Creative activities like composition can feel daunting to someone trying it for the first time - what do you think about when you are composing?
In most cases I am composing for a situation; a concert or a specific group of musicians. This helps to at least give me some parameters to work within and think about. Sometimes the hardest thing can be to write the first notes. Having a sound in your head, a concert date to aim for, or specific musicians to write for can really help give it all a frame. Other times I am working with words, either words that will be performed literally in the final piece, or as starting points for other aspects of the music, the rhythm or form for example. A former teacher of mine John Hollenbeck encouraged me to write lists of types of pieces I had already written, wanted to write, and that other people had already written, as well as lists of types of forms, rhythmic ideas, harmony etc. This is a great resource to refer to if completing daily free composition with no specific aim. Theme and variation and counterpoint exercises can also help me to keep in the mindset of composing and sometimes spawn compositions.
Stravinsky often began improvising at the piano to start his pieces, I have recently experimented with recording and notating piano or vocal improvisations and later changing certain aspects of them to create whole pieces - my recently released album was made mostly in this way. Other pieces on the album came from a compositional study of a harmonic or rhythmic idea for example. I worked on a concept and wrote down all my explorations, essentially creating a series of variations, some of them then become pieces.
Sometimes I can hear a whole piece in my head, or certain aspects of it that are usually textural and rhythmic, with melodic shapes. Or I hear a short idea with specific instruments or a certain way they are orchestrated or interact together. For me it’s then a matter of writing as much of this down as possible as soon as possible! I usually start with the form, writing down purely descriptive words and approximate lengths of time, as well as how I imagine certain parts transitioning to the next, alongside specific musical elements such as a rhythm or a melody. These don’t always become entire pieces, but usually give me something to consider when composing.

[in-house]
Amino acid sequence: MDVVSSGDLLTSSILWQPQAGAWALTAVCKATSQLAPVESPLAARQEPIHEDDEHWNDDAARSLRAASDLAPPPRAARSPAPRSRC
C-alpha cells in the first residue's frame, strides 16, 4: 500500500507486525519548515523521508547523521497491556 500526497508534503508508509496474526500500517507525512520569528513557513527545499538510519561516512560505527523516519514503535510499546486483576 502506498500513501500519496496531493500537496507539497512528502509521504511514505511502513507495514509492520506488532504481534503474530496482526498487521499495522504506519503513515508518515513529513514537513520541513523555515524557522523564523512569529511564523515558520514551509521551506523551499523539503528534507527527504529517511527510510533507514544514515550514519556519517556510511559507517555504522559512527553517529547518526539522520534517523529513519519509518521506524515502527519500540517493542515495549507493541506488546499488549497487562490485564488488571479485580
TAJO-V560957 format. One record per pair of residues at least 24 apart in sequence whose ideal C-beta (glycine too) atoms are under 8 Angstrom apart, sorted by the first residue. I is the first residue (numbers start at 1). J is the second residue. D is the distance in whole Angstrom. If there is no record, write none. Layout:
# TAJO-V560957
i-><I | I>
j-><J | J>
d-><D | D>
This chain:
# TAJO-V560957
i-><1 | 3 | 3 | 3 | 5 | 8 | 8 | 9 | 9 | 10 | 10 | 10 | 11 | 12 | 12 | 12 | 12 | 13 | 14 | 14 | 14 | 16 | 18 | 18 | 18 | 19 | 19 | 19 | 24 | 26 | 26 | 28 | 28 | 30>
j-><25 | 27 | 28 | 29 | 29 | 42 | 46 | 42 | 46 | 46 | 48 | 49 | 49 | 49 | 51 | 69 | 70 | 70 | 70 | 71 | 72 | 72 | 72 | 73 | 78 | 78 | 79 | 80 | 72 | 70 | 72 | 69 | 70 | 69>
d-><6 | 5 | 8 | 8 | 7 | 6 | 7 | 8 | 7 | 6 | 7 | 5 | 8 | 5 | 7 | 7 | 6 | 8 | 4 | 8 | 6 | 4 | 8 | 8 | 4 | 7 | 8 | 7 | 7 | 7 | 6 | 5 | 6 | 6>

Personally I try to record or notate every idea I have, when and how it came about (if possible) and come back to them later. I think having your own archive of ideas is great for future material and also keeping track of your own development as a composer. Coming from a jazz background I also try to consider the relationship between the composed elements and the improvised, and what room there is for the musicians themselves to have input into the music and put their stamp on it.
What are your top tips for a young composer or musician?
1. Be open to composing and performing in new contexts and listening to different music; even if you may not like it at first, there is some value in knowing why you do or why you don’t. This could be as simple as getting together with a friend and playing duo for an hour, or typing a name of a composer you’ve heard of into youtube
2. Write lists! Lists are great because you can come back to them later as a resource, as well as see how things have changed or stayed the same
3. Discover what you want to achieve or put across as a performer or composer. The more music you know, the more influences you are opening yourself up to, and at some point this all gets reduced down and becomes your own individual style. Don’t forget you probably started to do music because it was fun!
4. Appreciate non-musical things (reading books, cooking etc.) This can provide perspective for life outside of the music bubble, and can serve as inspiration for music making and a great way to take a necessary break.